You can see there's quite a contrast, and both are good in different ways, so it really depends on what is it you're looking for your dog sledding tour to be. I personally would recommend giving yourself time to do both, it might be the same activity but it clearly gives you two different experiences. Why not have both then?
Norwegian Food & Drink with a side of Mexican Cuisine
As backpackers or couchsurfers it's normal to live off of cheap meals such as pasta or can food, but I always urge travelers to try at least one local dish in every country they visit. After all, it isn't only your eyes that travel with you, let your tongue come with!
Norwegian cuisine is mostly based on seafood and dairy products, showing a long seafaring and farming tradition. Mostly fish and potatoes dishes balanced by cheese yet you can always find something more exotic such as reindeer roast or stew and a lot of different international cuisine options considering Norway's high immigration rates.
Here are some dishes I personally recommend. I have already enjoyed them and they were exquisite.
Lutefisk: Traditionally it was dried cod that had been steeped in lye but today you can find it made with klippfisk which is dried and salted cod, I was told it's more of a Christmas dinner tradition these days.
Pickled Herring: Salt-cured herring stands for 24 hours in a mixture made out of vinegar, sugar, dill, mustard seed, black peppercorns, onion and other herbs.
Smørrebrød: a piece of buttered rye bread or dark brown bread than can have different toppings such as cold cuts, pieces of meat or fish, cheese or spreads, and garnishes. Maybe even all the above.
Multekrem: a traditional dessert of cloudberries with sugar and whipped cream.
Akvavit: distilled from grain and potatoes, a spirit flavored with a variety of herbs distinctively caraway and dill seed. Great to have it in a small shot freezing cold.
As I already mentioned, Norway is also home to restaurants of various international cuisines, one of such restaurants is Coyo Mexican Food & Tequila Bar. Located on the Sørenga, a popular hot spot in downtown Oslo, Coyo is not just one of those Mexican restaurants that resembles Mexican cuisine, it's one of the most traditionally based Mexican cuisine spots in all Europe. This title is rightfully earned as Coyo's Chef sources all exotic supplies by selecting authentic Mexican ingredients, not cheap replicas.
The Executive Chef is none other than Christian García López, a Mexican Chef and gastronomic instructor who has been in this position for about 4 years now. "There's a very strong bond between Coyo and me, it is not a work issue, I consider that Coyo is an emotional vehicle with the Norwegian people, Mexican cuisine is highly charged with emblems, contrasts, lights and shadows. There's a history and a million experiences behind each dish. It's also a way to offer a little of me, of my style of cooking tempered in the suburbs of Mexico City and brightened by all the experiences with my country, with my people." Any meal becomes an adventure, an experience when visiting Coyo.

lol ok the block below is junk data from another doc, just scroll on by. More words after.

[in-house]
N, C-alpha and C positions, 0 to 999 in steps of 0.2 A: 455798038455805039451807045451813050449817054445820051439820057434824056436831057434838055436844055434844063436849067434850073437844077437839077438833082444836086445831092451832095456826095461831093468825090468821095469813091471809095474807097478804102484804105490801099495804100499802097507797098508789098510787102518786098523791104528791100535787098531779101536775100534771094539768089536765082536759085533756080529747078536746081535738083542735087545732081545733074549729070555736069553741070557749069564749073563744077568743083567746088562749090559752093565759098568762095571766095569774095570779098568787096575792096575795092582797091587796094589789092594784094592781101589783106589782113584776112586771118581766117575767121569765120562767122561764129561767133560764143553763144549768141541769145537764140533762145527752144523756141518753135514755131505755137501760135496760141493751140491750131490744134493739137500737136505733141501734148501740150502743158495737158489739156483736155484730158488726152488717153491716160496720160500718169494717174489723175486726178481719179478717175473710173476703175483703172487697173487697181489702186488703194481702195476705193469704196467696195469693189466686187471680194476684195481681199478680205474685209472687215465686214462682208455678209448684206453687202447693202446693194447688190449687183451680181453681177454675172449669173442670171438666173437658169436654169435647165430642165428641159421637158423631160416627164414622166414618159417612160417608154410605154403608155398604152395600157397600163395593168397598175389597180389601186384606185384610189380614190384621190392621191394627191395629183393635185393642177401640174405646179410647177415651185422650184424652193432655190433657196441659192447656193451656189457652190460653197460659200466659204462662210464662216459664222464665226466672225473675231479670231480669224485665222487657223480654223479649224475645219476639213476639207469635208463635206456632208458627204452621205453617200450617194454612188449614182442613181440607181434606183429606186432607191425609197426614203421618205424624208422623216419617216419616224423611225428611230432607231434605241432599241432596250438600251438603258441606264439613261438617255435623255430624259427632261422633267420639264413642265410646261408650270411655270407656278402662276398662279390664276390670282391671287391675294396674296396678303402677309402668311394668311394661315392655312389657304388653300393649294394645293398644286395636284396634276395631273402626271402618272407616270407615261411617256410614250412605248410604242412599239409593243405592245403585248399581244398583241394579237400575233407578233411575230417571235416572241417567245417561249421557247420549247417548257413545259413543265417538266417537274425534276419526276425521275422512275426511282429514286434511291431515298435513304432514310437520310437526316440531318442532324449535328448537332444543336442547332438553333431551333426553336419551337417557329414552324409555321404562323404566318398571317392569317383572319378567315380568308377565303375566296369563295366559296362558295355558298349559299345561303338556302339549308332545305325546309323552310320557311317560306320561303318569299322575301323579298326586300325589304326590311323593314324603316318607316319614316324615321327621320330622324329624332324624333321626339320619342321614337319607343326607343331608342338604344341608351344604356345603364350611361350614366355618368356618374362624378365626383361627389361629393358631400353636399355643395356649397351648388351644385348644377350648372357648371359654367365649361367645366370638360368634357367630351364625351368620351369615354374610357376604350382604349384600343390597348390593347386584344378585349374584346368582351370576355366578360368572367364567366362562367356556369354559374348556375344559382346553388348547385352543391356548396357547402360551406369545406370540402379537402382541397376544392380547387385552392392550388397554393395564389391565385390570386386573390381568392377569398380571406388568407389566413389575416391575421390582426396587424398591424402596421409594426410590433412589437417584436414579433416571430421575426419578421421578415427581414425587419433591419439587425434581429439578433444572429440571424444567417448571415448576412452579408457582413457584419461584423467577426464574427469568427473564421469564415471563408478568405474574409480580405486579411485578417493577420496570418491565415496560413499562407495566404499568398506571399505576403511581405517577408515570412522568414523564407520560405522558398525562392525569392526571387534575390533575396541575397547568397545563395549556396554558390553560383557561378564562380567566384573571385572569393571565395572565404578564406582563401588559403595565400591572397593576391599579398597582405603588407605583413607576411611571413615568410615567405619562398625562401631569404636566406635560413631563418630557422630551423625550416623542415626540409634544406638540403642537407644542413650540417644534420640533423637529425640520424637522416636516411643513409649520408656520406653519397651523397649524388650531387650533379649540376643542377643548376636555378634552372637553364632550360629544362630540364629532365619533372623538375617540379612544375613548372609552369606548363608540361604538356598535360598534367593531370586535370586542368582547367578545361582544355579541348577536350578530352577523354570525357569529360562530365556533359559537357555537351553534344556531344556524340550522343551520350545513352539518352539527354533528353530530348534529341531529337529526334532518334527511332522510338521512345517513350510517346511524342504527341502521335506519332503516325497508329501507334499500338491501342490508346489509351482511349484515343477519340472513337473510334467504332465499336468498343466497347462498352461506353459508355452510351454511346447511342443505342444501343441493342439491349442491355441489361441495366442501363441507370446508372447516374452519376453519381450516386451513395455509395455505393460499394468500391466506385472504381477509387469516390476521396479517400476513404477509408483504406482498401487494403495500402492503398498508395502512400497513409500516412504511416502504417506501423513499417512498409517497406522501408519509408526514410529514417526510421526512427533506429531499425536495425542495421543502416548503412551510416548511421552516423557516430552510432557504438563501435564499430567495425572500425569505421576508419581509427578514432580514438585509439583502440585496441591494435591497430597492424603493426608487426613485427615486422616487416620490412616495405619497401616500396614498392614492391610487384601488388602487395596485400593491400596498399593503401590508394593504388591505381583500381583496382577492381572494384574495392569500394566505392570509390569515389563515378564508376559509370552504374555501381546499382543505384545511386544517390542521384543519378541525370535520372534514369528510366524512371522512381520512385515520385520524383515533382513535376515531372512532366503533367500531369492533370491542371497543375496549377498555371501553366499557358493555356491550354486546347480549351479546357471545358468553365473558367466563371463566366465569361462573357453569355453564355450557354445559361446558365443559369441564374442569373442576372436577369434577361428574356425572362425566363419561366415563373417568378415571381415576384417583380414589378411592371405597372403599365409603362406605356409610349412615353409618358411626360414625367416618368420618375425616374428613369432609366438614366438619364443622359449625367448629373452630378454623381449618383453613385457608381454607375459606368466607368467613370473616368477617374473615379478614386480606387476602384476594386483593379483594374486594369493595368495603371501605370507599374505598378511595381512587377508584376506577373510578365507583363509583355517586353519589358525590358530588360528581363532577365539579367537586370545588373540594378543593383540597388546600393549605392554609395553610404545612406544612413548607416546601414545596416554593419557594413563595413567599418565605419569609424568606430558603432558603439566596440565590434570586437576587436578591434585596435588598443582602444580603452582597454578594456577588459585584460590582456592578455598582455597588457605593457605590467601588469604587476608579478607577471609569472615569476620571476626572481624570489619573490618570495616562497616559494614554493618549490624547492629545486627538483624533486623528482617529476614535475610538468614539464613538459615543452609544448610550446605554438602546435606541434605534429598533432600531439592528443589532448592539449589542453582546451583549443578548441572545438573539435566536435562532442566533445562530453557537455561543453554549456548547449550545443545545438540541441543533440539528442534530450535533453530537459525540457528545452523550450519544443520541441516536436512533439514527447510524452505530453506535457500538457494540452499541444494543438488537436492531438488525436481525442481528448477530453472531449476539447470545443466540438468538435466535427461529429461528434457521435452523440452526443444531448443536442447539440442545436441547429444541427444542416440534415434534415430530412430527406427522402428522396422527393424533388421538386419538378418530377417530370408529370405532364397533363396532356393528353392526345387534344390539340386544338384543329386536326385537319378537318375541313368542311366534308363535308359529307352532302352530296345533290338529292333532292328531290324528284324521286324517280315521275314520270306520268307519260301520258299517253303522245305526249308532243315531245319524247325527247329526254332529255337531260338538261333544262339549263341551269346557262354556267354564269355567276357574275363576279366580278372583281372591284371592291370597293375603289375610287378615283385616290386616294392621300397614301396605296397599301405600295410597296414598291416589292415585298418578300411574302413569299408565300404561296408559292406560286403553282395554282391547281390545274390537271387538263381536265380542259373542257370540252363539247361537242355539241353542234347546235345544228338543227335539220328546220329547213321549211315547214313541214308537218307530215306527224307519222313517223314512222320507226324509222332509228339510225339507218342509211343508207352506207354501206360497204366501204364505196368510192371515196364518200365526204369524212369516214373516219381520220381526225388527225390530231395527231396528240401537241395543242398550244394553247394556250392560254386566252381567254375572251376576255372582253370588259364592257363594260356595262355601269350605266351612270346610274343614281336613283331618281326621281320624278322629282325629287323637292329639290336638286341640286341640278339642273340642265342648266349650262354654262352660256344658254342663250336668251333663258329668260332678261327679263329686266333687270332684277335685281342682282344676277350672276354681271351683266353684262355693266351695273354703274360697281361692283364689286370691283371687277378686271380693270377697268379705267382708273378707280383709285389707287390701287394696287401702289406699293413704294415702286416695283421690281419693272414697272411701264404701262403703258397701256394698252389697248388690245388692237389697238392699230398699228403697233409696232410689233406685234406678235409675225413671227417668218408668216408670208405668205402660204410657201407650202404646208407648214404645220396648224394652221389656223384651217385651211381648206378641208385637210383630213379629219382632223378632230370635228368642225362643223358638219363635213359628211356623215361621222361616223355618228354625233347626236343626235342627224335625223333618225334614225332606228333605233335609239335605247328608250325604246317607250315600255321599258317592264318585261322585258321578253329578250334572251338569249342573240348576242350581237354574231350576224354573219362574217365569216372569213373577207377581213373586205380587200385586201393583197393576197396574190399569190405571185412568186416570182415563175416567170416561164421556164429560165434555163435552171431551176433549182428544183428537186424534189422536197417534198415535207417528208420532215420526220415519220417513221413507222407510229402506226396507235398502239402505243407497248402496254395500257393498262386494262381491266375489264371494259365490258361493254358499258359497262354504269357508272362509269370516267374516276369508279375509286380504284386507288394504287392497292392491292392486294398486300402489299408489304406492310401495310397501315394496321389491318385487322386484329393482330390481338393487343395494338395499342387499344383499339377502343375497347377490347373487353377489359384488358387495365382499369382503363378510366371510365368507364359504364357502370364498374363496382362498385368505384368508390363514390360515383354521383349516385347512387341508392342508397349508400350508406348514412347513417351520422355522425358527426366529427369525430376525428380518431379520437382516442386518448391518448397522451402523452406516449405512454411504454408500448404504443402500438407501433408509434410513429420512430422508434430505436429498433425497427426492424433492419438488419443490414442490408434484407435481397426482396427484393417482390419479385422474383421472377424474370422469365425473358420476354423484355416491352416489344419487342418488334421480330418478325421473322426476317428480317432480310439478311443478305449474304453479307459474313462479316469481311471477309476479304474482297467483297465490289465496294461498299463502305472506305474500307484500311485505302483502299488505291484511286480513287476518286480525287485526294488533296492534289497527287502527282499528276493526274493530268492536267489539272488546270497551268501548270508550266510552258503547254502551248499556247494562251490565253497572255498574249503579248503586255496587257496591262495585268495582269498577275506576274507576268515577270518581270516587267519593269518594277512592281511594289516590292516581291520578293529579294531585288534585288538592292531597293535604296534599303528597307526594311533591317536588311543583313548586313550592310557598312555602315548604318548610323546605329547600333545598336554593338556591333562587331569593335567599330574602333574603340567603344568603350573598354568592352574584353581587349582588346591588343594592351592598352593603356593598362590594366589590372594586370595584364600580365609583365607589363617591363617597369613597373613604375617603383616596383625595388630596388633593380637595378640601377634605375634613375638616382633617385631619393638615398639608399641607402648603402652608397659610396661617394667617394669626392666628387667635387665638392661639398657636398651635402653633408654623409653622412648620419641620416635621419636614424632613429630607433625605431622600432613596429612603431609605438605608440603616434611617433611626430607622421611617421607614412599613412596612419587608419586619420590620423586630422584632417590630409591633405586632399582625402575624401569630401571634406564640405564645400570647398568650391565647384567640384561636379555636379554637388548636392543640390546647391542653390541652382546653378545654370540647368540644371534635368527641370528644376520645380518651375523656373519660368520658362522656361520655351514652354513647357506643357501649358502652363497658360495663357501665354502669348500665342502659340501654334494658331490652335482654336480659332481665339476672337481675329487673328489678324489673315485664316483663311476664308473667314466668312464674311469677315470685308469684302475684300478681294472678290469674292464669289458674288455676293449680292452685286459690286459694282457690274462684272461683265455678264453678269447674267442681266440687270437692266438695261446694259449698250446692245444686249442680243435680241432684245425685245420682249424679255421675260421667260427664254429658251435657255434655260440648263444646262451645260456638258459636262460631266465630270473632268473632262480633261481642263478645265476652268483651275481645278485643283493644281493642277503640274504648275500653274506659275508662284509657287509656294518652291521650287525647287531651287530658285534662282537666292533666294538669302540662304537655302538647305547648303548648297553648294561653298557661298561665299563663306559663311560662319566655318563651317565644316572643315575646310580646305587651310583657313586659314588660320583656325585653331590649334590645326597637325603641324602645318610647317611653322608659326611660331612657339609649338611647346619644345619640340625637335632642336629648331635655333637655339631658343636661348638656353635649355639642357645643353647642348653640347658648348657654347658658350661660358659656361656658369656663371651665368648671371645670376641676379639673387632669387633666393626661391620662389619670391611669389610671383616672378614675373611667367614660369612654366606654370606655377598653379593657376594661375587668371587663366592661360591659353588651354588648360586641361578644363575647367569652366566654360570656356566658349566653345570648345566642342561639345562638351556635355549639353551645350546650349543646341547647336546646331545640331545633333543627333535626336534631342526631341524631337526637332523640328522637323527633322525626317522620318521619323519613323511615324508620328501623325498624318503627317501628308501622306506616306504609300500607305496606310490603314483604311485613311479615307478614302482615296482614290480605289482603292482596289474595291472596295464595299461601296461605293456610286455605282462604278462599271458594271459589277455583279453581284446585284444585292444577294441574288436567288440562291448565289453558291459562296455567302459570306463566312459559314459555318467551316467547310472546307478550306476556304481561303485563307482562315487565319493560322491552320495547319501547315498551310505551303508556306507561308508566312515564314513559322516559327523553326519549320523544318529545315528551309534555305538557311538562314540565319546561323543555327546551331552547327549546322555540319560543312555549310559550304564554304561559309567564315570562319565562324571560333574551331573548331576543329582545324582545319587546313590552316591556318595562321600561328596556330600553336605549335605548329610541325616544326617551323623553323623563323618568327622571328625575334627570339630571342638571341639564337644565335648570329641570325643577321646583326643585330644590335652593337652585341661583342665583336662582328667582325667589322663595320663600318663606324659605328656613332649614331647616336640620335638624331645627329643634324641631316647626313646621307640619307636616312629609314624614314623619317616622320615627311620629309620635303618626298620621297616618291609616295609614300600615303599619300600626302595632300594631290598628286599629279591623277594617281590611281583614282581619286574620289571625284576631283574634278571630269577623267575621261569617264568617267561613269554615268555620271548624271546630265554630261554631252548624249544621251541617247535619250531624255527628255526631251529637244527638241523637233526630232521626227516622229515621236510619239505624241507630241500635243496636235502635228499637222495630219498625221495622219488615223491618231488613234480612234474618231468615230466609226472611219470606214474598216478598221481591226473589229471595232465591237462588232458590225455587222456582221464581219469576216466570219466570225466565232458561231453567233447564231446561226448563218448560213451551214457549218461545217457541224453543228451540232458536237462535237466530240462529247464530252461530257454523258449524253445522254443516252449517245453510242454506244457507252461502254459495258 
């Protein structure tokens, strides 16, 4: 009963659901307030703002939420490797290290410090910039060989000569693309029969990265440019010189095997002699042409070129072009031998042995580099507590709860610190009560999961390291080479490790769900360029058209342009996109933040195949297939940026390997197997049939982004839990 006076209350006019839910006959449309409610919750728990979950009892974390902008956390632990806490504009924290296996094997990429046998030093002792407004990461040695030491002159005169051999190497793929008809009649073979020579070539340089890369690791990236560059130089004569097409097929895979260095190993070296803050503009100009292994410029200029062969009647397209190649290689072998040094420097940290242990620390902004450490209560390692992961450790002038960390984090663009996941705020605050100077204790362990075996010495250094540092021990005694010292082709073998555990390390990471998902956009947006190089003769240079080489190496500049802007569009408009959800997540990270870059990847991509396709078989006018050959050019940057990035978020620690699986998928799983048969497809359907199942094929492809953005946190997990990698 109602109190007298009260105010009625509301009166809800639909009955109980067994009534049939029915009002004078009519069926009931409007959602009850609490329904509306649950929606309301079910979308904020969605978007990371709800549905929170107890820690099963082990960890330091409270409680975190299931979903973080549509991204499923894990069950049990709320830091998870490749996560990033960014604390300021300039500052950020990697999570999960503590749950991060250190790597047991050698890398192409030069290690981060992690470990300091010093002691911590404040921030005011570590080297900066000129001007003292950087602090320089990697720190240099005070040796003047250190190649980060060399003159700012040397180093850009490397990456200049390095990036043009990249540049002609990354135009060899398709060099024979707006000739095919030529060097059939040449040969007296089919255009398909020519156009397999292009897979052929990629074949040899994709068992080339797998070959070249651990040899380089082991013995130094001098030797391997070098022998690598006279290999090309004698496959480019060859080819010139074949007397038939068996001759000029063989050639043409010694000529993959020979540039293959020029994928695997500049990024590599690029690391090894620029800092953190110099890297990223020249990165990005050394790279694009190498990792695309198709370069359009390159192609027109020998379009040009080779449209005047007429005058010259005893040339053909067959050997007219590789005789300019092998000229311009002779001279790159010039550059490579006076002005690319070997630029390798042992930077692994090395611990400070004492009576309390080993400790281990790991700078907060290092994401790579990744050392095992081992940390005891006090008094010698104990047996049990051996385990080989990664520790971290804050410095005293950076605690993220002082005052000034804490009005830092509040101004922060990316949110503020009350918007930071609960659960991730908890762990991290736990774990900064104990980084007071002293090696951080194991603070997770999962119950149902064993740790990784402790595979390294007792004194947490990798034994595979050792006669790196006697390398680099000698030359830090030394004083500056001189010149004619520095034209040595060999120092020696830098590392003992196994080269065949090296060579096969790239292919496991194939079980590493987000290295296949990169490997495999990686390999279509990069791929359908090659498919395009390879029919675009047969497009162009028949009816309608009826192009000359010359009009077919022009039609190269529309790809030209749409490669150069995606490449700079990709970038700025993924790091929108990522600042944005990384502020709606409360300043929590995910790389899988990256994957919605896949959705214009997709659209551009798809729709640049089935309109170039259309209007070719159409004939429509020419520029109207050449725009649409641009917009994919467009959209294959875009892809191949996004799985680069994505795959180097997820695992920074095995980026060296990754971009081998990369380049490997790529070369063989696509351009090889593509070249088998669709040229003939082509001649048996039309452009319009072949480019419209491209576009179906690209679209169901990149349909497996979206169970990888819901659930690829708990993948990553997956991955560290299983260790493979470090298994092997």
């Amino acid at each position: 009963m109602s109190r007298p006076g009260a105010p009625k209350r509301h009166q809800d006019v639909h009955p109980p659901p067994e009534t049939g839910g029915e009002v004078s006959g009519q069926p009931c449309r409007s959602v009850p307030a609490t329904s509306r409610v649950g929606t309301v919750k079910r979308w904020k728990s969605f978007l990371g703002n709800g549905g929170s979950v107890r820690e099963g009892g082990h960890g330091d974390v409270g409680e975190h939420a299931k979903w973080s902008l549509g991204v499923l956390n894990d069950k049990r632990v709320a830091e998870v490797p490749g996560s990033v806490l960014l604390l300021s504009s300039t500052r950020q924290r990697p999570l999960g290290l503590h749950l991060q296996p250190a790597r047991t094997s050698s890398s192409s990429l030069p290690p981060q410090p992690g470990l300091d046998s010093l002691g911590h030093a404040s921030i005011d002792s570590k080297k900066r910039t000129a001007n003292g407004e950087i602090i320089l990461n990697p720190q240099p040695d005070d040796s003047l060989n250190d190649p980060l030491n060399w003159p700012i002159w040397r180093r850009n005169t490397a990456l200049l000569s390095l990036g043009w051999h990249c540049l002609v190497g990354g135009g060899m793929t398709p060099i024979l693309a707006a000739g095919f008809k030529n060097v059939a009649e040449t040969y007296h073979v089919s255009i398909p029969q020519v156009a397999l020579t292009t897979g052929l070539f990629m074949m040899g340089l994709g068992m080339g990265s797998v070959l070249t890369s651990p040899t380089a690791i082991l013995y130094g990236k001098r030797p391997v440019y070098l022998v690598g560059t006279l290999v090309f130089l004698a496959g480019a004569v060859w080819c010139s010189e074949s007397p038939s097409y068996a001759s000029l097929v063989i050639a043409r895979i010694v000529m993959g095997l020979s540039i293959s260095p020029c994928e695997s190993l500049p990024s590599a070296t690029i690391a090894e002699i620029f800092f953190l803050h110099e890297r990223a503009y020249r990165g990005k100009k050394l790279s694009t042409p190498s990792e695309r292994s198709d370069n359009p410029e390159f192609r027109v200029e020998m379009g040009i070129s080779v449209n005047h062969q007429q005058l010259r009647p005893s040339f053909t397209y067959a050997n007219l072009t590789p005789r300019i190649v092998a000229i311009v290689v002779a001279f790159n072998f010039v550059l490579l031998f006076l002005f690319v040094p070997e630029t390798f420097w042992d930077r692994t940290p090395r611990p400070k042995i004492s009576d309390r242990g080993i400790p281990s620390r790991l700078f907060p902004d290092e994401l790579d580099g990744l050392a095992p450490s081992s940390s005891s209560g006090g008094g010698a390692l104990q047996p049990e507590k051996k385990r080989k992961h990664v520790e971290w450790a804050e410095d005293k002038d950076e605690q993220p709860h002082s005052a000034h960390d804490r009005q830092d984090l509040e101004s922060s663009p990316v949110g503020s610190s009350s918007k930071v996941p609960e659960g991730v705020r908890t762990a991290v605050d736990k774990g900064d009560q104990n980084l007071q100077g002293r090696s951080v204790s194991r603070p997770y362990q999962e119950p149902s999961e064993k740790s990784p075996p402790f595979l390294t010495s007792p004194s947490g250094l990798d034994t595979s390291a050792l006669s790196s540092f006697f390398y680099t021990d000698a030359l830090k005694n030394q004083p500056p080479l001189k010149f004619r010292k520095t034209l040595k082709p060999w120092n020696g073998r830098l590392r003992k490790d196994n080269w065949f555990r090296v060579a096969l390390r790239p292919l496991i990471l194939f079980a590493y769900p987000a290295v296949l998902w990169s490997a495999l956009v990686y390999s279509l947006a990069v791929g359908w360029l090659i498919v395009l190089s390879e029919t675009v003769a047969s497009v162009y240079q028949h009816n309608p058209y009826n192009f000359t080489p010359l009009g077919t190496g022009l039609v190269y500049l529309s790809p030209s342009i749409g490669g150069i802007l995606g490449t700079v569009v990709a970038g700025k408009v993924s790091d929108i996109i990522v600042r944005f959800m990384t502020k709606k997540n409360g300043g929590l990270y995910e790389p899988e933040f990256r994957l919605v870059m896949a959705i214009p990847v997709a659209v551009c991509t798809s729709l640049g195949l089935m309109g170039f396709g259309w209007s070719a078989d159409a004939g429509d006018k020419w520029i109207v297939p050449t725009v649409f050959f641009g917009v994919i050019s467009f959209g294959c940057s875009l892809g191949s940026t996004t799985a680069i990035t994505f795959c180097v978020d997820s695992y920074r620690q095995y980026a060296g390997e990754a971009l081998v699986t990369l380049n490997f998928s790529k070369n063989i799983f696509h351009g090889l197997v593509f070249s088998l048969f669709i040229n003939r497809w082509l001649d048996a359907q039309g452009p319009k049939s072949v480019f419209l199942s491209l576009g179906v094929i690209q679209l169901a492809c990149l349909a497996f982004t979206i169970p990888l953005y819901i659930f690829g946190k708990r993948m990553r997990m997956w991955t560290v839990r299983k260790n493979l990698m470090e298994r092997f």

Going to Oslo for some Mexican food sounds a little far-fetched, but you have to remember that Norway welcomes and allows different cultures to grow, Coyo is an example of this. Chef Christian's advice for any new visitors to Coyo is not really to order a special dish but to come with a special state of mind. "My recommendation for those who are new diners at Coyo is to open their minds. Unfortunately, many Mexican-concept restaurants in the world have done a somewhat ridiculous job, compelled by maintaining profitability and low costs. Original Mexican ingredients are usually quite difficult to find. It makes sense. But in Coyo open mind means, preparing yourself to experience that unique magic that you usually find when eating in a restaurant, in a Taqueria, in the park or in the market, open mind to learn that Mexican cuisine is so warmhearted, that it's possible to invoke it on the other side of planet Earth. Furthermore, to learn that the true essence of Mexican cuisine is in the diverse variety of origins of its ingredients, like a good Mole with ingredients that are jealously guarded by other cultures."
If you're keen on achieving this staggering open mind I urge you to follow Chef Christian's YouTube Channel (link right here) and visit him in Coyo as well.
The North of Scandinavia is a Welcoming place
Norway is truly a land of wonder, I could go on and on about Viking culture, the Aurora Borealis, the Midnight Sun, the fantastic fjords or the Stave churches and I will, just not in this article.
What I wanted to bring a light to is how two people from different countries were able to start a life, and an outstanding one if I may add, in this staggering country. Norwegian people might be known for being reserved, but they have the kindest of hearts. I can't wait to visit once more and I hope you will too, as you can see food, drink and activities are not in short supply in Norway! Takk.